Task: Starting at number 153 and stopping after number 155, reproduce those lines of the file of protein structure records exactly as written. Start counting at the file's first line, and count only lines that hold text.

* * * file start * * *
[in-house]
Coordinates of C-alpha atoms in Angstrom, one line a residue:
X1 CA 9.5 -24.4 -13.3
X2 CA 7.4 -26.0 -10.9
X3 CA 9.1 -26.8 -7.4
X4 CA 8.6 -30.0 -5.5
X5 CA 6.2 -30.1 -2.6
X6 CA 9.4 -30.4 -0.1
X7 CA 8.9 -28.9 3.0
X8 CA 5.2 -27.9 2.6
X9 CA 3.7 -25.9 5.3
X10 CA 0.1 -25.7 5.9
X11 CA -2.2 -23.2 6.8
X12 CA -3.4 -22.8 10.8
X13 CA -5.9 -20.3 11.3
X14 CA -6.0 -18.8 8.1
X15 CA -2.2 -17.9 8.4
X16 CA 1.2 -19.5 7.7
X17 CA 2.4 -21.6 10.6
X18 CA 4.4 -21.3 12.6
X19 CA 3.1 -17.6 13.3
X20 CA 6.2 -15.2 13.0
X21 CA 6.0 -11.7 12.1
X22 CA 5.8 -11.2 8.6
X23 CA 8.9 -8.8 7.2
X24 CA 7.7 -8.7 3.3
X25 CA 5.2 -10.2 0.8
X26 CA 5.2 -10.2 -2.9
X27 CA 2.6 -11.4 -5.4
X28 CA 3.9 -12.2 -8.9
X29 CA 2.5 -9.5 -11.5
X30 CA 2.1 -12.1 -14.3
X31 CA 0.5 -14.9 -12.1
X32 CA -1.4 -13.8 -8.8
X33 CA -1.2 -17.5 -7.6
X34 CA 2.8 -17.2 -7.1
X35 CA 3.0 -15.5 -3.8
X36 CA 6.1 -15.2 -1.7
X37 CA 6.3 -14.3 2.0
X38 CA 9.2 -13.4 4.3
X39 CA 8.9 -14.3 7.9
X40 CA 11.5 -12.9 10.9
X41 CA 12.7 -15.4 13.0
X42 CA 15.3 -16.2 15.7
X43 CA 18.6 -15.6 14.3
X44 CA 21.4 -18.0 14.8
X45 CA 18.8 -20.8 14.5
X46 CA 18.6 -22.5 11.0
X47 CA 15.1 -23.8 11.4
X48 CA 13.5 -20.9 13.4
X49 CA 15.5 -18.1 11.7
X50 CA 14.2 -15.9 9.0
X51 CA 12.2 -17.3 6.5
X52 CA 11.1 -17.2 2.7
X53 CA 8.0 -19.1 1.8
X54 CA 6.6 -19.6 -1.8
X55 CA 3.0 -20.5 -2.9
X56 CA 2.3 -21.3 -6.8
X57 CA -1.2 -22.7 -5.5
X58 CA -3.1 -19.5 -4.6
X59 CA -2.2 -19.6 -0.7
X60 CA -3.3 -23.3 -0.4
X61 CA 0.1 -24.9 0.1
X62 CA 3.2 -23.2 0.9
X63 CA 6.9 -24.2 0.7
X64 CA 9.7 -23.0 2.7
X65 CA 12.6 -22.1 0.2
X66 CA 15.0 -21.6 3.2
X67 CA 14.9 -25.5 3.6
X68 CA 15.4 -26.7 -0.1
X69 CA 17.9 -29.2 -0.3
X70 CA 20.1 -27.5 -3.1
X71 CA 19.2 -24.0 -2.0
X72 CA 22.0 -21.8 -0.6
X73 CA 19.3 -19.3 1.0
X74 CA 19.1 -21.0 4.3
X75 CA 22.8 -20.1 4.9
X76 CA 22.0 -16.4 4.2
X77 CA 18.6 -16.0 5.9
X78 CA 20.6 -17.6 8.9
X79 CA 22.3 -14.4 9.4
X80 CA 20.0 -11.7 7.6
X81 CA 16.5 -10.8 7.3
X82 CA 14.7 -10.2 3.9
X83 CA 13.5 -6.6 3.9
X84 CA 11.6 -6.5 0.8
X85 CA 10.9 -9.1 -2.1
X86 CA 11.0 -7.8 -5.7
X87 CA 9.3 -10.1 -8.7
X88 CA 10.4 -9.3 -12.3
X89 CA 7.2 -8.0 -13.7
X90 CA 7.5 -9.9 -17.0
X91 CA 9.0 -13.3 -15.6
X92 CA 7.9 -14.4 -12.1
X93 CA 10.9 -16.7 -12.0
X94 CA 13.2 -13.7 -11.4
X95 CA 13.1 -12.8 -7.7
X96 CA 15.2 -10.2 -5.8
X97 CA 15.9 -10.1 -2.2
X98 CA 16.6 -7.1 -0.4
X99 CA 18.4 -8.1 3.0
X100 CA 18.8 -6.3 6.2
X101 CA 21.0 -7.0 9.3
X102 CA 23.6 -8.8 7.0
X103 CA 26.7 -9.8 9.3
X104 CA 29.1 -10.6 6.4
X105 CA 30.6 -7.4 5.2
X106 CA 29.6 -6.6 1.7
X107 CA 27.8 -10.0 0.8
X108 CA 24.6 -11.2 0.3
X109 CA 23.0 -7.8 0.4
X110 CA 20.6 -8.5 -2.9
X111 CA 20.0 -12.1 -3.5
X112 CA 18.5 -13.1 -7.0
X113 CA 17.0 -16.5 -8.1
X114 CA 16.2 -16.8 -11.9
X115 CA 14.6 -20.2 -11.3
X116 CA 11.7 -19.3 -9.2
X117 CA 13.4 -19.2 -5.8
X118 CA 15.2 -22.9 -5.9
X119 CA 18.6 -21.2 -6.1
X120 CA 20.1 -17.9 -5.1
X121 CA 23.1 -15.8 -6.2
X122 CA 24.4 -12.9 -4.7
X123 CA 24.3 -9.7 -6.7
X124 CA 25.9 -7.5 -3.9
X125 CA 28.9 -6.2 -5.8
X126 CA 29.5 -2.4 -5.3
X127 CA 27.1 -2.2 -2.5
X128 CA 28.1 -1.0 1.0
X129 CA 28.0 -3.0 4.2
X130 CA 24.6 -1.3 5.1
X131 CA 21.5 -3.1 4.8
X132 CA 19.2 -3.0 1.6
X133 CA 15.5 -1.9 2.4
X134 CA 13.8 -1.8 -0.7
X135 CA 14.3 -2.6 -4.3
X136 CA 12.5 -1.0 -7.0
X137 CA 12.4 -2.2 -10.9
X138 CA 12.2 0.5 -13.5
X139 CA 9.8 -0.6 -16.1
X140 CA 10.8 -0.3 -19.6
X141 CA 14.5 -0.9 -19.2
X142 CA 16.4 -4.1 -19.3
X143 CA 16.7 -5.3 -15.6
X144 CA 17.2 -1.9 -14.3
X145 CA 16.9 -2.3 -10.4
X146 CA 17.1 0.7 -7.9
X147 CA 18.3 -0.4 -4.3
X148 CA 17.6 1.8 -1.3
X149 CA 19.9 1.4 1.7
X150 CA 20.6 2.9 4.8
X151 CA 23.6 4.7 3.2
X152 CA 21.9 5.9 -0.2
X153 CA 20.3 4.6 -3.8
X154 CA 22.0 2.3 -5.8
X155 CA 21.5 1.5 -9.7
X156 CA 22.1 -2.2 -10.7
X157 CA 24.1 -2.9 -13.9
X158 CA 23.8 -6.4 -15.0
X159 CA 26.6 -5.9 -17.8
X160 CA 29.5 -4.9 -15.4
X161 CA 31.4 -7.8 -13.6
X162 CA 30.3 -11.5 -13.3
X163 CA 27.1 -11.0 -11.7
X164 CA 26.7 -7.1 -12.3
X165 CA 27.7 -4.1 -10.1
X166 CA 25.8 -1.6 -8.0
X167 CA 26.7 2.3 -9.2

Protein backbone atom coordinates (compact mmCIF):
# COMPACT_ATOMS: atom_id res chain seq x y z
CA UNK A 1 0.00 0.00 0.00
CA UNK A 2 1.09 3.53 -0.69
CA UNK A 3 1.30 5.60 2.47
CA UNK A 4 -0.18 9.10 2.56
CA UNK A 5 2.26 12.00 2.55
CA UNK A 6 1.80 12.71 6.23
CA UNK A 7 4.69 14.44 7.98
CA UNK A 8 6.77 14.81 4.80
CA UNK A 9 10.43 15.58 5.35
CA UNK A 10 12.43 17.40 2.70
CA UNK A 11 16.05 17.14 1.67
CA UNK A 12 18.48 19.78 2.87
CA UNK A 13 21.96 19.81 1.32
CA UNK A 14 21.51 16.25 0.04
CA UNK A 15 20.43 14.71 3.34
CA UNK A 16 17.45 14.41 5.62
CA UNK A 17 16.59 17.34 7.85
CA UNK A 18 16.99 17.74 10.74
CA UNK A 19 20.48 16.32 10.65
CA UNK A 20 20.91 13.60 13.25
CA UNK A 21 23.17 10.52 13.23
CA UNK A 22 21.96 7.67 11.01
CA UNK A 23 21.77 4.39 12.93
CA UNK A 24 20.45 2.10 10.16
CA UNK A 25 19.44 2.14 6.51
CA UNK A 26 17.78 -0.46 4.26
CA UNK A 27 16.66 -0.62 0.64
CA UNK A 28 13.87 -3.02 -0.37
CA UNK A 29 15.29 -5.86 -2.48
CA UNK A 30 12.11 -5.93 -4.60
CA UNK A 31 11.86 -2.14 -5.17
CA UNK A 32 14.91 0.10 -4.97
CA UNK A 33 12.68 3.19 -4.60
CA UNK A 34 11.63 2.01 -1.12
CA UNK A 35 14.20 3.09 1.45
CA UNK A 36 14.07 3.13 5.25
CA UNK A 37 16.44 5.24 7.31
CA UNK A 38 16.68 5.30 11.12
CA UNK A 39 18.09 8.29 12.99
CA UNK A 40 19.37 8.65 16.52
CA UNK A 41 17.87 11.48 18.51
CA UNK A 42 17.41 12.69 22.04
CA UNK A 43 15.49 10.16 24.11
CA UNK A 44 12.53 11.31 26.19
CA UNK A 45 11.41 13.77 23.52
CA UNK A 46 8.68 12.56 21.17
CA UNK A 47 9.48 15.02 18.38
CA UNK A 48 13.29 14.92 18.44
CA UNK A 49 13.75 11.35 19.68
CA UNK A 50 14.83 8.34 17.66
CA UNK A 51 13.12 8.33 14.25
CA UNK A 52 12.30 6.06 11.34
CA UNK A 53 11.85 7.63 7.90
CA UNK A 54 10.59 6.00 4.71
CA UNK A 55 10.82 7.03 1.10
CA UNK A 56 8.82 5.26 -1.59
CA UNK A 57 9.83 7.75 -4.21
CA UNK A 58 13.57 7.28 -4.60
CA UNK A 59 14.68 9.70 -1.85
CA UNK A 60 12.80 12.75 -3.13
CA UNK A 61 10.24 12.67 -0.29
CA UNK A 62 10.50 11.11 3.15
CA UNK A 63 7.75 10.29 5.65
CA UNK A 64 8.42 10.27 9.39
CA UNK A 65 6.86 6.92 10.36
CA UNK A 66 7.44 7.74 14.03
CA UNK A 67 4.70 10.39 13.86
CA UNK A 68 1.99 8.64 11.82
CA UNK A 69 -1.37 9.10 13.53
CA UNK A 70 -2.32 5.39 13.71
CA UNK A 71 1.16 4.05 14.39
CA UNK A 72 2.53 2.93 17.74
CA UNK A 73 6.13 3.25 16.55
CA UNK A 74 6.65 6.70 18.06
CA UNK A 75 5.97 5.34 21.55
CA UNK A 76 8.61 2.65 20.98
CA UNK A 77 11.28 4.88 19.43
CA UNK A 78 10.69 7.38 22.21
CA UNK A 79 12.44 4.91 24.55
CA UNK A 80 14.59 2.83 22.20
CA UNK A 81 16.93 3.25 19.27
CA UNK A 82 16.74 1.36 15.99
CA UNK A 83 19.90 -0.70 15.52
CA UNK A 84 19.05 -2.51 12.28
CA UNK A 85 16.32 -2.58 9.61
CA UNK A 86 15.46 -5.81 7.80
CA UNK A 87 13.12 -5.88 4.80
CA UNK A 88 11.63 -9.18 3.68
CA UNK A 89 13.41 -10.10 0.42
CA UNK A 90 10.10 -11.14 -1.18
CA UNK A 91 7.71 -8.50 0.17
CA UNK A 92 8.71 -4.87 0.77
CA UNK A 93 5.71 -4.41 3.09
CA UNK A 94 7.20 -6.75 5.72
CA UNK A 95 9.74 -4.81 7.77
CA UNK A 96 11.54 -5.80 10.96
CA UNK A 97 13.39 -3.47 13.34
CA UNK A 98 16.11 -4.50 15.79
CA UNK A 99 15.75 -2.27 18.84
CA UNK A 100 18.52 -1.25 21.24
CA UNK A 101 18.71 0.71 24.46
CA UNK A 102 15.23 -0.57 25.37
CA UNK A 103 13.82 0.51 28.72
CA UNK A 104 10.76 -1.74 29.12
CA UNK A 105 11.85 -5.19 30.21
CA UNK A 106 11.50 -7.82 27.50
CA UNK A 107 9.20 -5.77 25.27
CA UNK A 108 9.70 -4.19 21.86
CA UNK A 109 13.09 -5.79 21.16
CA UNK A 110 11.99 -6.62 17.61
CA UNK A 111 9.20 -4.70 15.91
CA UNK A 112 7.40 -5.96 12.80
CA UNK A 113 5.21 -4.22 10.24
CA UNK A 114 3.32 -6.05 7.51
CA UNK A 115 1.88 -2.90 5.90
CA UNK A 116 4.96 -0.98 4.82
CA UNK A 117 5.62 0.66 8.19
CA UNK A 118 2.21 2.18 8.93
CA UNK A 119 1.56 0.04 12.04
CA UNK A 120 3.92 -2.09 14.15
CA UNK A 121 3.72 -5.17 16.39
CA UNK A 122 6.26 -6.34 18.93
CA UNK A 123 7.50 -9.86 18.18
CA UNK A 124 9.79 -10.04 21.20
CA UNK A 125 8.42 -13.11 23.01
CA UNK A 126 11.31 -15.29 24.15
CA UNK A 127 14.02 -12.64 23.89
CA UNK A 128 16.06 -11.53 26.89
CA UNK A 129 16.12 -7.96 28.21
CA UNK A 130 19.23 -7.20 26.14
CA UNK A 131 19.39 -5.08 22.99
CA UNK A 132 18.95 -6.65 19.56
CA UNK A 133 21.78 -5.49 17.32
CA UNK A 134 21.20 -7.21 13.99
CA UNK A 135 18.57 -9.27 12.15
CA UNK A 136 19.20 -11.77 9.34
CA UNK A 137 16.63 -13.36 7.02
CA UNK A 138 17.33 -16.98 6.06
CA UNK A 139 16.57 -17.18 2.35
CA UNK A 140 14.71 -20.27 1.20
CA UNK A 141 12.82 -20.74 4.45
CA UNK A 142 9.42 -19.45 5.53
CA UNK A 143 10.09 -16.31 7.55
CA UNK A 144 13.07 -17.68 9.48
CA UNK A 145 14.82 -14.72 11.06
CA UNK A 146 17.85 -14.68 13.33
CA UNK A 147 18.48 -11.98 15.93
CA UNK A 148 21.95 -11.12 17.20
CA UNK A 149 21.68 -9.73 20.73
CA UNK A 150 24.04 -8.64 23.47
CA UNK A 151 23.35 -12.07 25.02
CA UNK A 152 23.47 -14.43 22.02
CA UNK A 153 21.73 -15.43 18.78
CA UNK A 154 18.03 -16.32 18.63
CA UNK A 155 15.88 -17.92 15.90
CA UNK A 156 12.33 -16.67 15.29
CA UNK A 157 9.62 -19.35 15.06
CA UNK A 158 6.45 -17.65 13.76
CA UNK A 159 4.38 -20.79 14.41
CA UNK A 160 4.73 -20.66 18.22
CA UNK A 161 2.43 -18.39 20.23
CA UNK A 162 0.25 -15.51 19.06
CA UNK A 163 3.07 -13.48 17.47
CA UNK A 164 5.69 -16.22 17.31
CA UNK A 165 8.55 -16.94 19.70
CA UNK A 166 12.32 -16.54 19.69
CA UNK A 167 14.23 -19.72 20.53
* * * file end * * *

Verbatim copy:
X151 CA 23.6 4.7 3.2
X152 CA 21.9 5.9 -0.2
X153 CA 20.3 4.6 -3.8